GlaxoSmithKline has begun an experiment with open-source development of malaria drugs by releasing the structural and activity data for 13,500 compounds that may be good candidates for further study. The Wall Street Journal profiles Collaborative Drug Discovery (CDD), a Silicon Valley company, that’s hosting much of the data about these compounds. Essentially CDD provides free access to a social network style interface and access to a large database, harnessing the power of groups to find needles in a haystack.
CDD’s Web service combines elements of a Facebook-like social network with an Oracle-style database. Any researcher who registers on the CDD site will be able to see graphical depictions of Glaxo’s compounds and relevant chemical and biological data. The database will allow them to upload their own data to be viewed by other researchers.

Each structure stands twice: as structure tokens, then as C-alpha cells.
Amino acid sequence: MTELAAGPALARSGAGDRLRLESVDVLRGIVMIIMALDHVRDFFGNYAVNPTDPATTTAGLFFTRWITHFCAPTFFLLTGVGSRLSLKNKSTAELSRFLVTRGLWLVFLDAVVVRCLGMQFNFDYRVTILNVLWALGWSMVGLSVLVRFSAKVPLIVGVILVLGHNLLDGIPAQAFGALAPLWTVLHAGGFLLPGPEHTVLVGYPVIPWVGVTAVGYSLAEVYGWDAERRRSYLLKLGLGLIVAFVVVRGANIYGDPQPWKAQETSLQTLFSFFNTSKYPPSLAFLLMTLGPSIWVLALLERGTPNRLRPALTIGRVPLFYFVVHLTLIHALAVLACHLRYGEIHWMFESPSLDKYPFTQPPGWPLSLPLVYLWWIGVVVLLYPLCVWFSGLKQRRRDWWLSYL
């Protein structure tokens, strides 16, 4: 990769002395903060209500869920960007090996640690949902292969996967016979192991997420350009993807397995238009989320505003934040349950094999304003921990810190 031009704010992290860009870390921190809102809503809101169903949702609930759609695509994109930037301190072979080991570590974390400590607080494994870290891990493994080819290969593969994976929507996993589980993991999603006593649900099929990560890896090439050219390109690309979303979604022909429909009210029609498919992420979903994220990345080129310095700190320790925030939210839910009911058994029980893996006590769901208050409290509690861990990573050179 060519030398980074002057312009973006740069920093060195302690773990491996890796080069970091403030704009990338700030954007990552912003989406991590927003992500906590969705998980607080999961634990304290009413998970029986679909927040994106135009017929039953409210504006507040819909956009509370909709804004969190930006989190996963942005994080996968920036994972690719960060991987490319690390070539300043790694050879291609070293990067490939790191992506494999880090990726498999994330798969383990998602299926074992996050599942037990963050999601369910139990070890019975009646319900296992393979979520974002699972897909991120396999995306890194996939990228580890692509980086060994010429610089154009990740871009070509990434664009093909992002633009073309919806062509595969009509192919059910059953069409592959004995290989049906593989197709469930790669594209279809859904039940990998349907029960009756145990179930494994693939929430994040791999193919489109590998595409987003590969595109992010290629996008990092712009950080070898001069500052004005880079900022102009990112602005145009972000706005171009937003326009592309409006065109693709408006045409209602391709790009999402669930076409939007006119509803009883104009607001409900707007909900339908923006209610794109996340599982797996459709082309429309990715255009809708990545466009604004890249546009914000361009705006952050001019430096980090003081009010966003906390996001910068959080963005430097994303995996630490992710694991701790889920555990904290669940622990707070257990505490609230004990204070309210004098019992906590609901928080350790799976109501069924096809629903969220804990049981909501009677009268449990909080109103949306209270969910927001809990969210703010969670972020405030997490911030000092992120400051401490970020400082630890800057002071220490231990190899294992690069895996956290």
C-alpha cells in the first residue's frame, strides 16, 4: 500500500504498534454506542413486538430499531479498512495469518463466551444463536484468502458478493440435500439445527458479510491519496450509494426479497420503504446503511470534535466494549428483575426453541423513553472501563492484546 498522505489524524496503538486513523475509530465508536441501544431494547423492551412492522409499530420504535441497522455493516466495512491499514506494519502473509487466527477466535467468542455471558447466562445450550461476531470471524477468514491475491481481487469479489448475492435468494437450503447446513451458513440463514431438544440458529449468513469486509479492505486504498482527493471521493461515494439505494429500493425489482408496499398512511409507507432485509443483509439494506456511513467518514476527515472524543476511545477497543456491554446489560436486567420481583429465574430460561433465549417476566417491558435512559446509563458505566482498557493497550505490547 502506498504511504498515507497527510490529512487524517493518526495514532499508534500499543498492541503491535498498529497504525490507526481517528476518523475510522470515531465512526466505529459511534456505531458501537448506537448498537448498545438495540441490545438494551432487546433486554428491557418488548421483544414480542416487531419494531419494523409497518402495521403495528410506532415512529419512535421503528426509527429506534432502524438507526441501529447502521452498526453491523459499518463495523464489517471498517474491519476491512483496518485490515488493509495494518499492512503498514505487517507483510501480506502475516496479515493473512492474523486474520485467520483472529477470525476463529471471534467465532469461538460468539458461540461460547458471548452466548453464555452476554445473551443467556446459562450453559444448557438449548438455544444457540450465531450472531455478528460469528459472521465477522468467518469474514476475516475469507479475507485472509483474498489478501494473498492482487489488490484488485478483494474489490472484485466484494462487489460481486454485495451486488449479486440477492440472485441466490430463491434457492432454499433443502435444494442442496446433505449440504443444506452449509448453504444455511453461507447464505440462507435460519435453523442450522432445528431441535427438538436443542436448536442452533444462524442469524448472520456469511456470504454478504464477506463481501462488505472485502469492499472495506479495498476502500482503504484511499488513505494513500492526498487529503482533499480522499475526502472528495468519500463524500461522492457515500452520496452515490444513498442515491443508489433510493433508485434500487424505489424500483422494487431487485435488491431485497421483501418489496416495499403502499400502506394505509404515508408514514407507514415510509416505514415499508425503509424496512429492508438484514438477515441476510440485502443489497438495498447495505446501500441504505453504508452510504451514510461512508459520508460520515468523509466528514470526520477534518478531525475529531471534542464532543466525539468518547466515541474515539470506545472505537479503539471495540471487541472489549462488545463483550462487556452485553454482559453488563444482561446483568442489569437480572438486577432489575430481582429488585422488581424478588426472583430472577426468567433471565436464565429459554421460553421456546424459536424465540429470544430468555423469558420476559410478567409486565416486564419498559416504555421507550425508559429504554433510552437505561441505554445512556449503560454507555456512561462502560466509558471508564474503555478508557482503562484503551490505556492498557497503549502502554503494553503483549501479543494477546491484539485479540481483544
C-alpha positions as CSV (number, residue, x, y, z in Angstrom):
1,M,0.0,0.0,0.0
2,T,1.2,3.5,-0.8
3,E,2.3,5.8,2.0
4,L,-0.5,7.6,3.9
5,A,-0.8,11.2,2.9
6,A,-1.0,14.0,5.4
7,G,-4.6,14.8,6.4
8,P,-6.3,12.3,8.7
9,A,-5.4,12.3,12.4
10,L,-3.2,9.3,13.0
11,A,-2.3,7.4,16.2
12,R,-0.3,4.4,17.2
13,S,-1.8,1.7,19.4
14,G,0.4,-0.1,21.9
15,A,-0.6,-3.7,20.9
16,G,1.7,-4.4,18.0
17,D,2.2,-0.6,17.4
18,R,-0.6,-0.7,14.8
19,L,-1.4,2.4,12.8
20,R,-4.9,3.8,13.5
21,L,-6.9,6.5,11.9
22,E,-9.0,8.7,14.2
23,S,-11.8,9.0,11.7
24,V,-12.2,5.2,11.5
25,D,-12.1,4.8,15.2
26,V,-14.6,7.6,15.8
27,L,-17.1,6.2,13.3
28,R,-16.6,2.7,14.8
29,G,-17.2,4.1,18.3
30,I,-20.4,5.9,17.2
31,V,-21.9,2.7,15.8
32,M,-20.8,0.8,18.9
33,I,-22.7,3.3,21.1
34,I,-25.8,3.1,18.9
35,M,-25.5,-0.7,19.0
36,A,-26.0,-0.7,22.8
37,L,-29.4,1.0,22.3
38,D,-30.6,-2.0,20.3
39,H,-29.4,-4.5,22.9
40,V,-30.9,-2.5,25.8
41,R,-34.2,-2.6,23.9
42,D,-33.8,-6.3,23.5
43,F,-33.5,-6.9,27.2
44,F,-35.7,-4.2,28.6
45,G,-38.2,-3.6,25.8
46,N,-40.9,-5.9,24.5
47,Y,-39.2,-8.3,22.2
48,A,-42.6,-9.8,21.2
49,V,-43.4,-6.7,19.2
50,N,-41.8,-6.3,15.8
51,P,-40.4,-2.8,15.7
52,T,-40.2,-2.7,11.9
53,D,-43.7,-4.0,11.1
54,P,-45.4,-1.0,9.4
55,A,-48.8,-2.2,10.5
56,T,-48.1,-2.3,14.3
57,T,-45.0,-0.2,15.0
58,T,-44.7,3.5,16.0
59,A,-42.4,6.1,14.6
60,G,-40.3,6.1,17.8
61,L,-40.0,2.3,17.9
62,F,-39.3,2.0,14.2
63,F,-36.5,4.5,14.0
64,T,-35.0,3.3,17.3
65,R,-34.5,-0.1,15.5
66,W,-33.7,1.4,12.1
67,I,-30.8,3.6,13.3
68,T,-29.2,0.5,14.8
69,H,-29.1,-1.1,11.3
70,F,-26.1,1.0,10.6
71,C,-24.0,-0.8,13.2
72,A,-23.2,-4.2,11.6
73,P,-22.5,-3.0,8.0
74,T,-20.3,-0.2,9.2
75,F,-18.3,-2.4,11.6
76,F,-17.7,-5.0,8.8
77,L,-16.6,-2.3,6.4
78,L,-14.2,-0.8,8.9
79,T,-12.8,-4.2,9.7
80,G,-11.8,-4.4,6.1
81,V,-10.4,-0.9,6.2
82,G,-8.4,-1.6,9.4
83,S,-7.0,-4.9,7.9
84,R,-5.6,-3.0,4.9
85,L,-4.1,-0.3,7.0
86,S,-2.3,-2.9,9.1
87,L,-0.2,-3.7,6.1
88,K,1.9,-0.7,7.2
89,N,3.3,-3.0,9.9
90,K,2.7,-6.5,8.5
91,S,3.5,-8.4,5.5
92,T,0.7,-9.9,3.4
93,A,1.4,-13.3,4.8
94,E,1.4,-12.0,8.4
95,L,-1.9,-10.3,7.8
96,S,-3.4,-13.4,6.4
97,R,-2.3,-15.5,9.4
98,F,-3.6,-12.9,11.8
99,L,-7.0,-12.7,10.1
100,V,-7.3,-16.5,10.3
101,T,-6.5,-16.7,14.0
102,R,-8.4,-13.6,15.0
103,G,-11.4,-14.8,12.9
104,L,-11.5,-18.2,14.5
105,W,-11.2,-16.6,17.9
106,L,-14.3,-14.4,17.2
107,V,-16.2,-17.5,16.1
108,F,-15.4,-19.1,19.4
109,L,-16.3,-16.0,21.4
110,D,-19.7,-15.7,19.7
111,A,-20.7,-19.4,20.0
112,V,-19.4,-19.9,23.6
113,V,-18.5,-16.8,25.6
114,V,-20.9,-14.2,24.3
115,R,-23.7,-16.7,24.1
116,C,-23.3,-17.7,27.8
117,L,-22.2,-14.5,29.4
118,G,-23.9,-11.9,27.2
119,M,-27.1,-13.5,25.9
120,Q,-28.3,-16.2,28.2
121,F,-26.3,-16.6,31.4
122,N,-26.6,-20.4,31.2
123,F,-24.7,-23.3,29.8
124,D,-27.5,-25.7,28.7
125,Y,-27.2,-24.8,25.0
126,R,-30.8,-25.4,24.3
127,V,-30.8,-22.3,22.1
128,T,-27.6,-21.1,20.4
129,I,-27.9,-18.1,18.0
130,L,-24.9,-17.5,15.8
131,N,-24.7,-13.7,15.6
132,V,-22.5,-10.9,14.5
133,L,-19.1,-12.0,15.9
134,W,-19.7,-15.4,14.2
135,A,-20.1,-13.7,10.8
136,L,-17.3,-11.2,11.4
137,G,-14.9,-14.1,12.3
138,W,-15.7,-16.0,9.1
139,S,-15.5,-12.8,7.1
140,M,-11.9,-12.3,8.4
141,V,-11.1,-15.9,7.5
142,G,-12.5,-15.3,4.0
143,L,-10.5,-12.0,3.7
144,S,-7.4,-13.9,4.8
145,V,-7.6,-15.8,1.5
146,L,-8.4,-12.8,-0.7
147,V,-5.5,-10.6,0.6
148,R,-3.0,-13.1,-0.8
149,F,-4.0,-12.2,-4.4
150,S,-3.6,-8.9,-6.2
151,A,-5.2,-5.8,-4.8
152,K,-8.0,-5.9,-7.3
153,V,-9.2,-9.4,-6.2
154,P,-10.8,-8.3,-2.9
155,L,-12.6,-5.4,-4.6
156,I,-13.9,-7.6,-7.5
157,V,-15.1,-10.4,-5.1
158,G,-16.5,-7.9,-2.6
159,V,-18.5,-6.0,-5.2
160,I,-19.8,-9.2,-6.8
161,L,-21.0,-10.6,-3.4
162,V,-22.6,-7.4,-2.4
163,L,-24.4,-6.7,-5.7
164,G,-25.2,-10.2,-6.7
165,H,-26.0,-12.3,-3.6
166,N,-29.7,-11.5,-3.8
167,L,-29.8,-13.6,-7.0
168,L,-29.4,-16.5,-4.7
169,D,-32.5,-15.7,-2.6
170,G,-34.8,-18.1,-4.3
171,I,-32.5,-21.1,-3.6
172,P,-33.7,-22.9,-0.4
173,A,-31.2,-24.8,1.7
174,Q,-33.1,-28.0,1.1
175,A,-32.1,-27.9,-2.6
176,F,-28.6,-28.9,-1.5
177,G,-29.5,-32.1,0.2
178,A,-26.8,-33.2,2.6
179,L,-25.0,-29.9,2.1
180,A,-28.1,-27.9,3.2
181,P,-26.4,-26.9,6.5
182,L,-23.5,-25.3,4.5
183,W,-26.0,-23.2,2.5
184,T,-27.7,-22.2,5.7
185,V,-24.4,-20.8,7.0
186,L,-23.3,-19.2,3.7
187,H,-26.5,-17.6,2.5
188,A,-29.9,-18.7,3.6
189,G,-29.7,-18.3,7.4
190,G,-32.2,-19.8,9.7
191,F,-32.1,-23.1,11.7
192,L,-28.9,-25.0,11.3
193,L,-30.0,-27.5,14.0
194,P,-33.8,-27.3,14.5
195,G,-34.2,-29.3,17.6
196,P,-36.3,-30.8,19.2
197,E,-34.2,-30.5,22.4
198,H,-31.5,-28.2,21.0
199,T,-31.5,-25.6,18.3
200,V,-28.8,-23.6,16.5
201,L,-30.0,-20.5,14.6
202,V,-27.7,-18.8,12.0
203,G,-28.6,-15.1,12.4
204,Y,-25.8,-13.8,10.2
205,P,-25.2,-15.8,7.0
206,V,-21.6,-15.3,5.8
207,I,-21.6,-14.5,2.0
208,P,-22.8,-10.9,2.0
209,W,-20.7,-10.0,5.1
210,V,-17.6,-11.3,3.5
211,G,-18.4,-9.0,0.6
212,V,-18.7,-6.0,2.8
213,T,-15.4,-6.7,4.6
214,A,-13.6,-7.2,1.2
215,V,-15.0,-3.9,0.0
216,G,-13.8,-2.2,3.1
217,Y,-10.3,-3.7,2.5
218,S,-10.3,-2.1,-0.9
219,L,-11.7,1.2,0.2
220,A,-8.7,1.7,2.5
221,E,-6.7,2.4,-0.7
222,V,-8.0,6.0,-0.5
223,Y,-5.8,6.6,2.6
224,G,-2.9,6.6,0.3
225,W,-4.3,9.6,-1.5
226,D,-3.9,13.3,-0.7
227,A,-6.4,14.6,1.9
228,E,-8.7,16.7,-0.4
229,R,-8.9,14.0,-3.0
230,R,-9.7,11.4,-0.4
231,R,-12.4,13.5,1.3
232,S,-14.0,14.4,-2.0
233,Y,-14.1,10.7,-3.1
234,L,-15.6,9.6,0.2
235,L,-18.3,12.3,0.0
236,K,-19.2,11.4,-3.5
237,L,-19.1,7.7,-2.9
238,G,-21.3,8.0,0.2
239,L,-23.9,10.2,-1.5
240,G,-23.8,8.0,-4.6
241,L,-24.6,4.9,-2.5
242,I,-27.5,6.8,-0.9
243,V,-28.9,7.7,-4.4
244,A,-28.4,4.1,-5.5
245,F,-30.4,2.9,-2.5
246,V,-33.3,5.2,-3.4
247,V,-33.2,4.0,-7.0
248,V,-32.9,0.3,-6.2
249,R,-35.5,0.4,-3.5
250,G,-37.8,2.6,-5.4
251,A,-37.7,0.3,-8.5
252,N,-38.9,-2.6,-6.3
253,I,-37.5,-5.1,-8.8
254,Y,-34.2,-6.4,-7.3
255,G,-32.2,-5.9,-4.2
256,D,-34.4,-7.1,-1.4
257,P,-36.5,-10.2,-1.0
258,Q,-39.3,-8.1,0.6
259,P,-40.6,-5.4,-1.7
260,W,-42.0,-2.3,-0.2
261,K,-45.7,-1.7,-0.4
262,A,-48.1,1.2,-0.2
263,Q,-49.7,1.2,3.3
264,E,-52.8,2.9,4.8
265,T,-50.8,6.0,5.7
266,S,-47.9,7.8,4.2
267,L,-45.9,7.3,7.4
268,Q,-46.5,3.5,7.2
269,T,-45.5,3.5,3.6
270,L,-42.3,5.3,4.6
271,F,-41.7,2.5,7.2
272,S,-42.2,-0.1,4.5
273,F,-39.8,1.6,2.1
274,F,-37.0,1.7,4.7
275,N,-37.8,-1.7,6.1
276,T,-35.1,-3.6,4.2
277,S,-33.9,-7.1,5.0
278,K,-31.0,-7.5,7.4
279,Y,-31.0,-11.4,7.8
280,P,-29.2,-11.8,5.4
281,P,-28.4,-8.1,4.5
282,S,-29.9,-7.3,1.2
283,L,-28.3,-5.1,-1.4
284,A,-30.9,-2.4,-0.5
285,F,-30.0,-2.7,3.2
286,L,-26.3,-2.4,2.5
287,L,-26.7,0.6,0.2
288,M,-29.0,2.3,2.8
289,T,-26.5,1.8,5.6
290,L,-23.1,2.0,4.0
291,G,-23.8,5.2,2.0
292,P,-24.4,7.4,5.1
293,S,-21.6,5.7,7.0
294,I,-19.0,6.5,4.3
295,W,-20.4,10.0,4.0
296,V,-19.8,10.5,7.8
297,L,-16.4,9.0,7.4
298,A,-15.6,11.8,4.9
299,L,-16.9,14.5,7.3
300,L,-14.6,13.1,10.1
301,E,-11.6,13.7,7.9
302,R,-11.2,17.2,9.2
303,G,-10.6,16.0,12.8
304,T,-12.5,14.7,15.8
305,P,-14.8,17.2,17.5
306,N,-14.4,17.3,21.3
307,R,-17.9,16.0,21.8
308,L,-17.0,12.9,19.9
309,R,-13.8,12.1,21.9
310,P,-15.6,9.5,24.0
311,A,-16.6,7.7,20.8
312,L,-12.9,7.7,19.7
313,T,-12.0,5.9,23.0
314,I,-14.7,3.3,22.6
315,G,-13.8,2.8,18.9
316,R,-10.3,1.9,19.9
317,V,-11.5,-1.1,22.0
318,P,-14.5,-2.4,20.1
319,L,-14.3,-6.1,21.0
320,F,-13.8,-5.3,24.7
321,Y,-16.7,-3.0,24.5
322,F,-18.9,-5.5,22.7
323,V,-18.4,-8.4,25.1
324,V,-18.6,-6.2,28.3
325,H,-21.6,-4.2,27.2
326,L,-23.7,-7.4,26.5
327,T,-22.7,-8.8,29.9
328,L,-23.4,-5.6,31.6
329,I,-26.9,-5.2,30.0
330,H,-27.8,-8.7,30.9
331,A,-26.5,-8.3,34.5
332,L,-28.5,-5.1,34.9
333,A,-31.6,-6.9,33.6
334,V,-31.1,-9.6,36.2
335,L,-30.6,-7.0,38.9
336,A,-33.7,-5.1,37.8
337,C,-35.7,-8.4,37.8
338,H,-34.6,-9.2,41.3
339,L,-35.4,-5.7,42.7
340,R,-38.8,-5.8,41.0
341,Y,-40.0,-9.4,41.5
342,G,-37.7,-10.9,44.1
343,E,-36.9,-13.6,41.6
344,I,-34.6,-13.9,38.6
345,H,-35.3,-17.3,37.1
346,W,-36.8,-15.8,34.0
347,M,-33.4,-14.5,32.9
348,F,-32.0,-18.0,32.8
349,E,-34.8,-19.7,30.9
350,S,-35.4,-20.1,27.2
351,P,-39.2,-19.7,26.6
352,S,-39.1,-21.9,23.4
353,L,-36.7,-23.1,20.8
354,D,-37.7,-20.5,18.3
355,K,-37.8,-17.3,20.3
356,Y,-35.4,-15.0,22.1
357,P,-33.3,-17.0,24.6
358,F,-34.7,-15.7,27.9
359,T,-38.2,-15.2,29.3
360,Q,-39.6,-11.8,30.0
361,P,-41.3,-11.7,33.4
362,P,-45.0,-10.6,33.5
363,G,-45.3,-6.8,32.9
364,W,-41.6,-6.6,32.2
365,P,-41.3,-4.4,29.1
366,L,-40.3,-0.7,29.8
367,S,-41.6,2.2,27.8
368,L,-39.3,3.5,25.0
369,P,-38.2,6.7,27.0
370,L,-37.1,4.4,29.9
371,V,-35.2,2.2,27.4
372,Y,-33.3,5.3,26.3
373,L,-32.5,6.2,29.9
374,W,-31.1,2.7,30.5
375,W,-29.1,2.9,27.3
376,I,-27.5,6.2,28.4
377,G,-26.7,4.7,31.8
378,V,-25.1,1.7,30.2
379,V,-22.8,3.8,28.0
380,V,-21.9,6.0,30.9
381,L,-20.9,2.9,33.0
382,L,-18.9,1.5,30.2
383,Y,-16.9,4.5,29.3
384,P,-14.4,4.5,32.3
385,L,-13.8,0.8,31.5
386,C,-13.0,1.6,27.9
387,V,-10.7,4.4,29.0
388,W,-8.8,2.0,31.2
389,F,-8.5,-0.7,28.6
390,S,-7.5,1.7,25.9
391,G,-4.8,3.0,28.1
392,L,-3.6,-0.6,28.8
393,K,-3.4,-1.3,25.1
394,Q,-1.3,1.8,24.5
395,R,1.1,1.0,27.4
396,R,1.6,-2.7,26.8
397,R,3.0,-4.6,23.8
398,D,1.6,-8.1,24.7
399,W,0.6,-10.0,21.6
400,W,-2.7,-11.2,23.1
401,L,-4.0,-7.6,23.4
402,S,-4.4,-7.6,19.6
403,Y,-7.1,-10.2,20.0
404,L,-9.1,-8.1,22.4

The service is free of charge. If a researcher wants to combine the data with proprietary information, CDD alsooffers a fee-based, secure version of its site that allows researchers to lock up information they want to keep secret.
Researchers including James McKerrow, a professor at the University of California, San Francisco, have used CDD since 2007 to share data about diseases including malaria and schistosomiasis, a parasite that can cause liver and kidney damage. The group shared data on tens of thousands of compounds to speed up the process of picking a handful of compounds (for diseases such as malaria) that are the best options to try on animals, Dr. McKerrow said.
Demo of CDD’s software:
Read on at WSJ: Glaxo Tries a Linux Approach
More from CDD: GSK and Online Communities Create Unique Alliance to Stimulate Open Source Drug Discovery for Malaria
Link: CDD Public Access Data